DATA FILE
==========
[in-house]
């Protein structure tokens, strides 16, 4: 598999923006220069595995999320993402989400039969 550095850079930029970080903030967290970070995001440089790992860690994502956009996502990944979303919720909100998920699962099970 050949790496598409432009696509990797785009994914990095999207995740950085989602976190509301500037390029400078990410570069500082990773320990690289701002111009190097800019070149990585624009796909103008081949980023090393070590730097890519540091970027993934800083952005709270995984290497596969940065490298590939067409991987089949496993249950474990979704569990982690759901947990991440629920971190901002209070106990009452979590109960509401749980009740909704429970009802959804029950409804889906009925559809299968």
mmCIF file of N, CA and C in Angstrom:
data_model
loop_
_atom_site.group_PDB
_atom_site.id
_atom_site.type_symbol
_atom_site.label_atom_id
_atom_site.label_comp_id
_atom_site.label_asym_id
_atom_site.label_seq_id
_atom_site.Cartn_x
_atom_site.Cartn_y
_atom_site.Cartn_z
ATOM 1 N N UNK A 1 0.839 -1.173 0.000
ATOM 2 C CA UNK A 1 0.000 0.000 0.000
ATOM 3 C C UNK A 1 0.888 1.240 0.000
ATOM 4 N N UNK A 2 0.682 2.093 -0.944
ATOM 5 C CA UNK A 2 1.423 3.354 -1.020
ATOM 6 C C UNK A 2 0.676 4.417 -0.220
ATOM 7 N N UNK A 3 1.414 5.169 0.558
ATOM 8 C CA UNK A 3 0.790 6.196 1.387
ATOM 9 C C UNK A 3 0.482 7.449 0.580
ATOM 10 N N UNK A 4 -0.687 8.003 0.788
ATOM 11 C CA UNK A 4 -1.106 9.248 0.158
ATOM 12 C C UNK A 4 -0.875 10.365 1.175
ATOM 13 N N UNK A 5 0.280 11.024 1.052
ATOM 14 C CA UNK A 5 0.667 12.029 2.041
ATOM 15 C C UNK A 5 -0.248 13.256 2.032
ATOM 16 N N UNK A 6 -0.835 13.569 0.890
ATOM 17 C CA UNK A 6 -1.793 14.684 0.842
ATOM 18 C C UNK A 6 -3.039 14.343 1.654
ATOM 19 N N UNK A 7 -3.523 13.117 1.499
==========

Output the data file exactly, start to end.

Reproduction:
[in-house]
């Protein structure tokens, strides 16, 4: 598999923006220069595995999320993402989400039969 550095850079930029970080903030967290970070995001440089790992860690994502956009996502990944979303919720909100998920699962099970 050949790496598409432009696509990797785009994914990095999207995740950085989602976190509301500037390029400078990410570069500082990773320990690289701002111009190097800019070149990585624009796909103008081949980023090393070590730097890519540091970027993934800083952005709270995984290497596969940065490298590939067409991987089949496993249950474990979704569990982690759901947990991440629920971190901002209070106990009452979590109960509401749980009740909704429970009802959804029950409804889906009925559809299968």
mmCIF file of N, CA and C in Angstrom:
data_model
loop_
_atom_site.group_PDB
_atom_site.id
_atom_site.type_symbol
_atom_site.label_atom_id
_atom_site.label_comp_id
_atom_site.label_asym_id
_atom_site.label_seq_id
_atom_site.Cartn_x
_atom_site.Cartn_y
_atom_site.Cartn_z
ATOM 1 N N UNK A 1 0.839 -1.173 0.000
ATOM 2 C CA UNK A 1 0.000 0.000 0.000
ATOM 3 C C UNK A 1 0.888 1.240 0.000
ATOM 4 N N UNK A 2 0.682 2.093 -0.944
ATOM 5 C CA UNK A 2 1.423 3.354 -1.020
ATOM 6 C C UNK A 2 0.676 4.417 -0.220
ATOM 7 N N UNK A 3 1.414 5.169 0.558
ATOM 8 C CA UNK A 3 0.790 6.196 1.387
ATOM 9 C C UNK A 3 0.482 7.449 0.580
ATOM 10 N N UNK A 4 -0.687 8.003 0.788
ATOM 11 C CA UNK A 4 -1.106 9.248 0.158
ATOM 12 C C UNK A 4 -0.875 10.365 1.175
ATOM 13 N N UNK A 5 0.280 11.024 1.052
ATOM 14 C CA UNK A 5 0.667 12.029 2.041
ATOM 15 C C UNK A 5 -0.248 13.256 2.032
ATOM 16 N N UNK A 6 -0.835 13.569 0.890
ATOM 17 C CA UNK A 6 -1.793 14.684 0.842
ATOM 18 C C UNK A 6 -3.039 14.343 1.654
ATOM 19 N N UNK A 7 -3.523 13.117 1.499